It was the worst mix that I have heard in a church in a long time. And I have heard some bad mixes. But this one was loud and not in a good way. The harsh, distorted mid-range penetrated the ear drums like a sharp knife. So, so unpleasant.

I’m on a bit of a hiatus from church production and worship. The pace of the past two years took a toll and with no shortage of other audio work coming up in the next few months, I needed to take my foot off the gas and take a break.

Quality of sound has always been a thing for me. What I have noticed in those churches that are following the current trend of full bands on stage — drums, bass, electric guitars, keys — is that they seem to place more emphasis on the visuals and lighting and not always on the quality of the sound.

Livestreams have made it pretty easy to hear whether there is an emphasis on good quality audio. In the city where I live, most of the large churches provide very poor audio quality. In-person venues are often hit and miss.

Yesterday we were at a church where the house level was very much on the high side for a church. Peaks approached rock concert levels. Except that the mix was all over the place in terms of balance. It was harsh. Very harsh.

The human ear is particularly sensitive to audio in the 2 – 5 kHz region. Strident levels in that range hurt. When a mix is not balanced properly, loud sound is not a proxy for good sound.

This was a church that had clearly invested in its audio, lighting and visual system. The room was well treated and acoustically tight. More like a movie theatre than the all too typical highly reverberant church auditorium.

Why did it sound so bad?

There are three core elements to getting good sound in a live situation: the equipment, the room, the sound person. For most churches it can be a combination of the three that causes the sound to be off.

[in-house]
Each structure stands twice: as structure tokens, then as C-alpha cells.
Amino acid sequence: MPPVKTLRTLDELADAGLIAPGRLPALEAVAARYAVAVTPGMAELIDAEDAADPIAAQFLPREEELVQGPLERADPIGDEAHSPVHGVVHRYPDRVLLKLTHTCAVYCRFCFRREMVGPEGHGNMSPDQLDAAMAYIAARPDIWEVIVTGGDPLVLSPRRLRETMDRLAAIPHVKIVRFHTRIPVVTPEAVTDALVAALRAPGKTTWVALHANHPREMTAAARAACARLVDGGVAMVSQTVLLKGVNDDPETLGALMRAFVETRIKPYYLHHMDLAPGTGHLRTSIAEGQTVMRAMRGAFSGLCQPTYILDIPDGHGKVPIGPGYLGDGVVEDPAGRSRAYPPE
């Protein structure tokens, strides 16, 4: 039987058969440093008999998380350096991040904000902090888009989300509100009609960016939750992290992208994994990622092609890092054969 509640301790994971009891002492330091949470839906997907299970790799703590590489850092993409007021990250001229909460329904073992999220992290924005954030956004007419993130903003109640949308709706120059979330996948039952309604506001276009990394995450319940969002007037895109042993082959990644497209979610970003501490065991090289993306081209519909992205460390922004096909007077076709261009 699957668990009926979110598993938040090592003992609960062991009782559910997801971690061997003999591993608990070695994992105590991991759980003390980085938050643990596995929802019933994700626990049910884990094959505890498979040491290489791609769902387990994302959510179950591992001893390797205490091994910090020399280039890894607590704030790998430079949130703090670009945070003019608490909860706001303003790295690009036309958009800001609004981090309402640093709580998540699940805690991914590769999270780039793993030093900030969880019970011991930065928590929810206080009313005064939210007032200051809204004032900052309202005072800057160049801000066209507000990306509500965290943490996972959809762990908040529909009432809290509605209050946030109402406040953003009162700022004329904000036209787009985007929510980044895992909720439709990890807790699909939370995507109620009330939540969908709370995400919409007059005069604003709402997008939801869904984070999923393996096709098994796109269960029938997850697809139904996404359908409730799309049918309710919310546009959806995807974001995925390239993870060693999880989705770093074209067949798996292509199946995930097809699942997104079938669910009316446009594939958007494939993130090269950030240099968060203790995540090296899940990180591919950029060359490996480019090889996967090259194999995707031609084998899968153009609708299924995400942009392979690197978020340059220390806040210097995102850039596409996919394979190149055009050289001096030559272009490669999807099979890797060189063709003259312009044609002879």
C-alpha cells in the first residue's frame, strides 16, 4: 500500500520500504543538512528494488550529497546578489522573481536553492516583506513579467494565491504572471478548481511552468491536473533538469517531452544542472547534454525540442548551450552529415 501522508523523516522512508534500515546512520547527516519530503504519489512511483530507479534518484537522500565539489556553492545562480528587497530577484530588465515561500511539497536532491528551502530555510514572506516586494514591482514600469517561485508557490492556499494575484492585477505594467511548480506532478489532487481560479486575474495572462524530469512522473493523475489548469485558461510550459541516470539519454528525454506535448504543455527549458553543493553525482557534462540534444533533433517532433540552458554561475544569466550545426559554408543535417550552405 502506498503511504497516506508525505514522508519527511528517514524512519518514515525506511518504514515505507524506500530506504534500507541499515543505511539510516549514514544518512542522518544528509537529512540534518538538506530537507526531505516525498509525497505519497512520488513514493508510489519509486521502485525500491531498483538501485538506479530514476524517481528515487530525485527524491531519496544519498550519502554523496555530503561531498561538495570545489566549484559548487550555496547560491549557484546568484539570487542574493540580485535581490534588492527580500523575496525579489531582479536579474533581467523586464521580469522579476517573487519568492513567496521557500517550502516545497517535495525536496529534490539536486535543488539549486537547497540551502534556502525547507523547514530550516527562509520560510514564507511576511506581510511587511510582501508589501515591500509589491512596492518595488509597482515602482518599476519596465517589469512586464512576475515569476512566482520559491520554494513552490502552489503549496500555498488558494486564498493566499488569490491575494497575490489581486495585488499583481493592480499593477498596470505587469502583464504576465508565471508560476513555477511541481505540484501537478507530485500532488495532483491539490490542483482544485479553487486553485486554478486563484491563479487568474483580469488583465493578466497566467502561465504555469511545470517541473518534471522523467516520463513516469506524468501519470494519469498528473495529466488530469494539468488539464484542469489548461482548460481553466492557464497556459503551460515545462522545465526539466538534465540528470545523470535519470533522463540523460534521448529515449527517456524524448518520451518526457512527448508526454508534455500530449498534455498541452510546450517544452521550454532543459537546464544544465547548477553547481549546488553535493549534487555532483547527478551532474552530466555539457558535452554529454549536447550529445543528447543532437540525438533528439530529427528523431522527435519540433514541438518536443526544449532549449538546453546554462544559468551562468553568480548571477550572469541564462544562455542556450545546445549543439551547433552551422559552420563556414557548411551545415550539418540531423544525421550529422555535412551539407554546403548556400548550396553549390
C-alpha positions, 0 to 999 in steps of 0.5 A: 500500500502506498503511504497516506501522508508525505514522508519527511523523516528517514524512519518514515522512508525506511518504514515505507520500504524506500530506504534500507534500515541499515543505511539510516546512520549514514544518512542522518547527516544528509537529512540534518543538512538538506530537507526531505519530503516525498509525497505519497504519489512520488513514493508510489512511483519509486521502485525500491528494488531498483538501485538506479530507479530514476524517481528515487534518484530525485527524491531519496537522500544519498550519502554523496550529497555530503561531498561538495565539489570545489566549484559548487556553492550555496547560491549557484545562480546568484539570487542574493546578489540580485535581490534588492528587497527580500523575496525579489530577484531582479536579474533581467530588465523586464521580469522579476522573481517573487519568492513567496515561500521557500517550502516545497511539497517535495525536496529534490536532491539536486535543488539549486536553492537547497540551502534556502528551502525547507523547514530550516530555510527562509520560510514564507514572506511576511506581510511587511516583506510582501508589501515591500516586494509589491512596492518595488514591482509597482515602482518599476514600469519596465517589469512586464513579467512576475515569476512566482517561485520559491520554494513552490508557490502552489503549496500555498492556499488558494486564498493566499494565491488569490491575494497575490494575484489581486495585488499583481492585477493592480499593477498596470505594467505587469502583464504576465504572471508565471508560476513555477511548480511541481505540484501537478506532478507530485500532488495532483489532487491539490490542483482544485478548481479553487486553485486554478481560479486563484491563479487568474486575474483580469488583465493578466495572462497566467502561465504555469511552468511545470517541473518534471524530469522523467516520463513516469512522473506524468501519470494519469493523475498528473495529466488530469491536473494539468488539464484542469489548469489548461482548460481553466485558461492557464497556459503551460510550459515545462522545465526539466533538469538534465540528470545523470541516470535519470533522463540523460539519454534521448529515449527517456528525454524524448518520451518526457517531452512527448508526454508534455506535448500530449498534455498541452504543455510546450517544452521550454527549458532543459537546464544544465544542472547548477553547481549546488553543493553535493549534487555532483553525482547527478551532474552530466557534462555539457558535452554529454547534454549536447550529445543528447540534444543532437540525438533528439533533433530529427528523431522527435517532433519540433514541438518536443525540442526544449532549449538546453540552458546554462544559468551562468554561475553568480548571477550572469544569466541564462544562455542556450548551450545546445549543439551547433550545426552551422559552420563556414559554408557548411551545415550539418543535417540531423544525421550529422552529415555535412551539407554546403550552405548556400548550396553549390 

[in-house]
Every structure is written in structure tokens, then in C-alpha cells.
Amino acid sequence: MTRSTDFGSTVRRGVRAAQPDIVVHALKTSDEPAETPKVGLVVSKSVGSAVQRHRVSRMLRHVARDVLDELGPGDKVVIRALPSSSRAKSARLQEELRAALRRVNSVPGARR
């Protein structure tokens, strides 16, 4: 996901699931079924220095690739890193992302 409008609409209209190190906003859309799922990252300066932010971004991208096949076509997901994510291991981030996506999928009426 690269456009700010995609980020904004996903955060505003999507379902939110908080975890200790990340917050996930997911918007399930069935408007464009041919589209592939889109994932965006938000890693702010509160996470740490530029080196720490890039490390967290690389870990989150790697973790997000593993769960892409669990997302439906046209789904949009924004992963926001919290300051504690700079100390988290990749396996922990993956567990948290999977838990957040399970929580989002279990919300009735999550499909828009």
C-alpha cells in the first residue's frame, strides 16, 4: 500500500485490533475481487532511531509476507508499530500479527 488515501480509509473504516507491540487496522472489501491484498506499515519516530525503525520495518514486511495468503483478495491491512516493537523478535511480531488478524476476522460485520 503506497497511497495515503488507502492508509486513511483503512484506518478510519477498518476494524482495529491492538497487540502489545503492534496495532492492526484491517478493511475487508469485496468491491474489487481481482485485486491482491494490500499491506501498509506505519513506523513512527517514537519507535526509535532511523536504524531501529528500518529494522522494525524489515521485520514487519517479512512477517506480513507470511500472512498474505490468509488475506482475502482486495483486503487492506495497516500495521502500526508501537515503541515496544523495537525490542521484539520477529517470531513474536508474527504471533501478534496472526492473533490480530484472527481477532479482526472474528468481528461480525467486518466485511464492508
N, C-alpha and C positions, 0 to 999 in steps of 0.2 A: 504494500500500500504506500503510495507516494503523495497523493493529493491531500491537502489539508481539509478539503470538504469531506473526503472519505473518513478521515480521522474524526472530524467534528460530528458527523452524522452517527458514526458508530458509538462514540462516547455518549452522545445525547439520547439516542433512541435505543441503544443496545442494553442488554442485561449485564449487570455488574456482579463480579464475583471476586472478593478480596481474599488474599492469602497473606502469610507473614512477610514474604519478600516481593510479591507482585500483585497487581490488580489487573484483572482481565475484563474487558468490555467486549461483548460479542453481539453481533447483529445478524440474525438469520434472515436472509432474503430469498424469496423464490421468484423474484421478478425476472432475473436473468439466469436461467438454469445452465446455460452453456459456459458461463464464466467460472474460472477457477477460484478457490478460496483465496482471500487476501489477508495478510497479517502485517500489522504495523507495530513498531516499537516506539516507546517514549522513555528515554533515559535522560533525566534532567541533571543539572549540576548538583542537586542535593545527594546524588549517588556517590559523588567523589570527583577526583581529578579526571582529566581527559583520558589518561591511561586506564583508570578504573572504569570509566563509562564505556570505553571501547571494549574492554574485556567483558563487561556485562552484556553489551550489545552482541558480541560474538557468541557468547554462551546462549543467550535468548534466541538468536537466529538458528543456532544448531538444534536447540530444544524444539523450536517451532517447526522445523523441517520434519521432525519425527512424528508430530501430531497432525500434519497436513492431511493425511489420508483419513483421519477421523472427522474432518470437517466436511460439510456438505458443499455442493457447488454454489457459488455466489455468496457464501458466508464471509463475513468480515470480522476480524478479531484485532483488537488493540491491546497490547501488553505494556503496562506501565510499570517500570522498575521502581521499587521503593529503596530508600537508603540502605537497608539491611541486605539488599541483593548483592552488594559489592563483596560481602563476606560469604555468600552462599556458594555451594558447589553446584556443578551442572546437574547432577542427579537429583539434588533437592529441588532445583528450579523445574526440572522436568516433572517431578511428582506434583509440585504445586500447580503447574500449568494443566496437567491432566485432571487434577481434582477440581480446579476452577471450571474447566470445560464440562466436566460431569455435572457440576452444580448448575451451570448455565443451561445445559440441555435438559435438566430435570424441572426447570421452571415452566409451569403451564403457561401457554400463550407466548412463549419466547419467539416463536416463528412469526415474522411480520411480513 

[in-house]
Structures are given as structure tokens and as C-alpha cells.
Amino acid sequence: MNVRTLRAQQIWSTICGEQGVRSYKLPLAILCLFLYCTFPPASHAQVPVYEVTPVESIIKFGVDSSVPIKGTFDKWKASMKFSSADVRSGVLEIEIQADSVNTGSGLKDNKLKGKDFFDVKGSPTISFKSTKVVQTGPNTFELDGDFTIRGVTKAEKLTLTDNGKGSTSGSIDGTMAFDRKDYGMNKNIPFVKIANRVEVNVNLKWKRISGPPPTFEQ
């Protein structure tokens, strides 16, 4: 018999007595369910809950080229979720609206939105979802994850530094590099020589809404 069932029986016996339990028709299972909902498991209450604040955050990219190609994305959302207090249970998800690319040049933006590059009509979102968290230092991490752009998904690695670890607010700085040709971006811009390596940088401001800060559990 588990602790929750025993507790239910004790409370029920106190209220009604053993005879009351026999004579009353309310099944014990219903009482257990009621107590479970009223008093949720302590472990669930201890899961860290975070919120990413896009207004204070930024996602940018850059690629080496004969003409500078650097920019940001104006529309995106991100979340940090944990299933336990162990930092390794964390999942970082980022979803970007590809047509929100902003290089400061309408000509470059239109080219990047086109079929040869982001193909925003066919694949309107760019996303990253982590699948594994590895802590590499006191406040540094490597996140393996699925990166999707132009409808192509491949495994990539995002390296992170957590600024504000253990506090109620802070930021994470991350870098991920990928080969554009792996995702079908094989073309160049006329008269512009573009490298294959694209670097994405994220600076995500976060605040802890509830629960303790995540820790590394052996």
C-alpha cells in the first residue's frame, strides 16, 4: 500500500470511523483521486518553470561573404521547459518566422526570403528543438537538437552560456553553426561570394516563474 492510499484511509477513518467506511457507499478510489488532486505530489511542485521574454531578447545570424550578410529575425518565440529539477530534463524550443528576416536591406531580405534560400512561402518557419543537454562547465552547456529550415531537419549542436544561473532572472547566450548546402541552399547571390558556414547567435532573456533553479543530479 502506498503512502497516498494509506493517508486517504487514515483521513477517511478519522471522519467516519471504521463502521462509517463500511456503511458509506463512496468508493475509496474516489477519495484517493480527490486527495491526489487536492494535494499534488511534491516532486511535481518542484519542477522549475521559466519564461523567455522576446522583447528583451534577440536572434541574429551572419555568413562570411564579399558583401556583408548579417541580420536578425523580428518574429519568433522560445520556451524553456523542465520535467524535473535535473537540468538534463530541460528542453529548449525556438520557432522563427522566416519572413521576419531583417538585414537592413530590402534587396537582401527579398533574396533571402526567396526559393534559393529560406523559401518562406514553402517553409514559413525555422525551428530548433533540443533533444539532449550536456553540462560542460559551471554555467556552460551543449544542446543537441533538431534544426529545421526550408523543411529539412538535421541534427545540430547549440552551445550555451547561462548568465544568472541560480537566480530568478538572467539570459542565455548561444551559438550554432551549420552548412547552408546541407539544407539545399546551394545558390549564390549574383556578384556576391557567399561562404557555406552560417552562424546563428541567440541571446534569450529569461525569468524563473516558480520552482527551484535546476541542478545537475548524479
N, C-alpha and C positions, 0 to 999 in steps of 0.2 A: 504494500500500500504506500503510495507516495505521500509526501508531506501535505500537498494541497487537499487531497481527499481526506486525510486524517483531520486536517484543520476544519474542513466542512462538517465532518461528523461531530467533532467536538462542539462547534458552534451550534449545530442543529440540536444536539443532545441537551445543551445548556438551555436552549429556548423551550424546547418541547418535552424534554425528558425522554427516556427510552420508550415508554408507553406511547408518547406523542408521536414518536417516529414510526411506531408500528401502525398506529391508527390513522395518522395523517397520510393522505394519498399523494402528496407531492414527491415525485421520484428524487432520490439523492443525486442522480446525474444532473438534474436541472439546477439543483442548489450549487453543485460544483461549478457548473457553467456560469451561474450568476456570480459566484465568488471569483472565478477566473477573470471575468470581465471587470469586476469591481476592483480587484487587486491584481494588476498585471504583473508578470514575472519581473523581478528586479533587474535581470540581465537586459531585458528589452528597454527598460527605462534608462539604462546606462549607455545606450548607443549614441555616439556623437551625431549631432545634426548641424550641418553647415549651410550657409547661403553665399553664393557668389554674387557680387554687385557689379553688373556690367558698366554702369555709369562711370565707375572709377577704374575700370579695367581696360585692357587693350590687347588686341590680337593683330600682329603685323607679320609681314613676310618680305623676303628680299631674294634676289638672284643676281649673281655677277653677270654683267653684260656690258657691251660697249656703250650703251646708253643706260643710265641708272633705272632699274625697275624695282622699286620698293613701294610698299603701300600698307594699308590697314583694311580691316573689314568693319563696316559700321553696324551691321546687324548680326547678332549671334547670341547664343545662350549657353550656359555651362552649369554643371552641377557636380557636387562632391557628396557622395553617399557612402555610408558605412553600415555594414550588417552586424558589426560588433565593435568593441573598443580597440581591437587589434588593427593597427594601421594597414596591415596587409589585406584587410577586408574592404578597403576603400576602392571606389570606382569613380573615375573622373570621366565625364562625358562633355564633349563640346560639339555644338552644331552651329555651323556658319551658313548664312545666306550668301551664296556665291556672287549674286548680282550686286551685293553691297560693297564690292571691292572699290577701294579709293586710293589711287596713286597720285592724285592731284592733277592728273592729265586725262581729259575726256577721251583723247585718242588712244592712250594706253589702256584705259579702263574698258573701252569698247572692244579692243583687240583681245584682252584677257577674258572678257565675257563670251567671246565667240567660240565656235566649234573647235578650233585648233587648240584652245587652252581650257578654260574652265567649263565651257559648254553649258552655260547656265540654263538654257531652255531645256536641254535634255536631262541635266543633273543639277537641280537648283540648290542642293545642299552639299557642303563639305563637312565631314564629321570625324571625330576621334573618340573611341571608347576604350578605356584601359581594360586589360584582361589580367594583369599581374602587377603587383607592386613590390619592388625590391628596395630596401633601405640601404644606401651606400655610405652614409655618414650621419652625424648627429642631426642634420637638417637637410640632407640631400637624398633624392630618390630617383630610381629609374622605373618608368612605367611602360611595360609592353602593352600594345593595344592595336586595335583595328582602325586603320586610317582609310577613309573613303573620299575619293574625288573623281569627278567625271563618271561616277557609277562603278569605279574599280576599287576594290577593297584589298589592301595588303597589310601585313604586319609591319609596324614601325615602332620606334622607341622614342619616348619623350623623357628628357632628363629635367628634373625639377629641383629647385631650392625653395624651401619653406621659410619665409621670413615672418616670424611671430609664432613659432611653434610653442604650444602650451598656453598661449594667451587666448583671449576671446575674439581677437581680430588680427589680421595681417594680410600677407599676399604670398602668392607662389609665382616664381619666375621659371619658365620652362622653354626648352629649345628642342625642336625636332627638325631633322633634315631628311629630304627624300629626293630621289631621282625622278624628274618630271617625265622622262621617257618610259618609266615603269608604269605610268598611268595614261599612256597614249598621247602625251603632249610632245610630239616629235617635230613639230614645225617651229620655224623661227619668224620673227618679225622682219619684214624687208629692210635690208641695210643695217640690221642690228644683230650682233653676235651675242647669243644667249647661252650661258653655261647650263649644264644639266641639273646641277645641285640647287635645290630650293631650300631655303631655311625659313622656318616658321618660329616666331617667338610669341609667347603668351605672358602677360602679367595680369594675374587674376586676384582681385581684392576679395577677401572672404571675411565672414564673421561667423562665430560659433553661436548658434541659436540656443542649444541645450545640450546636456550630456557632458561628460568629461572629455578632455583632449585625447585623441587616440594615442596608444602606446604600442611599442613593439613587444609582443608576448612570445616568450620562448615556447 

Often it is in the hands of an inexperienced volunteer to do the best they can under very challenging circumstances. At that point, even good equipment and a treated space may not help produce a good sound.

Side Effects

Took the COVID shot on Thursday and definitely feeling the side effects from the injection. Headaches, fatigue, lightheaded. Should pass in a day or two.

On my job jar is to integrate my new monitoring system into my production workflow but I’m not feeling well enough to go at it full throttle.

The Audeze LCD-X phones arrived on Thursday.

I use Canopener and SoundID and I was able to get SoundID calibrated for the new phones — very quick and easy. Although the LCD-X phones seem very flat and revealing out of the box, SoundID pushed them just a bit further along.

Canopener is a crossfeed plugin which I have used before when mixing through headphones. It is a neutral plugin and the combination of the two plugins seems to be the way to go. I haven’t had a chance to work up some sessions yet using that combination.

Once I get back to feeling normal I will give it a try.

New Monitors

How to mix loud and proud in a condo suite? That is a bit of an issue.

I sold off most of my studio gear when I retired a few years back. We now live in a condo. It is a very nice space but certainly not the ideal location for building out a critical listening room.

I have a 10×14 room with some panels on the wall and a pair of Focal Solo6 Be monitors.

The rig looks like this:

I have zero issues with most of the usual mix activities: prepping and organizing session files, editing tracks and cutting rough mixes. I make pretty heavy use of reference tracks for testing portability and for that I have to jump into headphones for balance especially in the low end. The Focals claim to get down as far as 40Hz but in the listening space I don’t get much below 70Hz. And when I say I don’t get much, I am down somewhere around 10-15 dB by the time 60Hz rolls around.

Likely the room. I’m probably in some kind of null. It’s like someone turned off the bass.

Headphones are the only way for me to check the low end.

But now I am getting asked to deliver Atmos mixes.

What to do?

I can’t readily fit a 7.1.4 system in this space and I certainly don’t want to invest the capital needed to treat the room to an acceptable level. I’m not even sure that I could.

More and more mixers are using headphones not only for the Quality Control but to do most of their mix activities particularly for Atmos.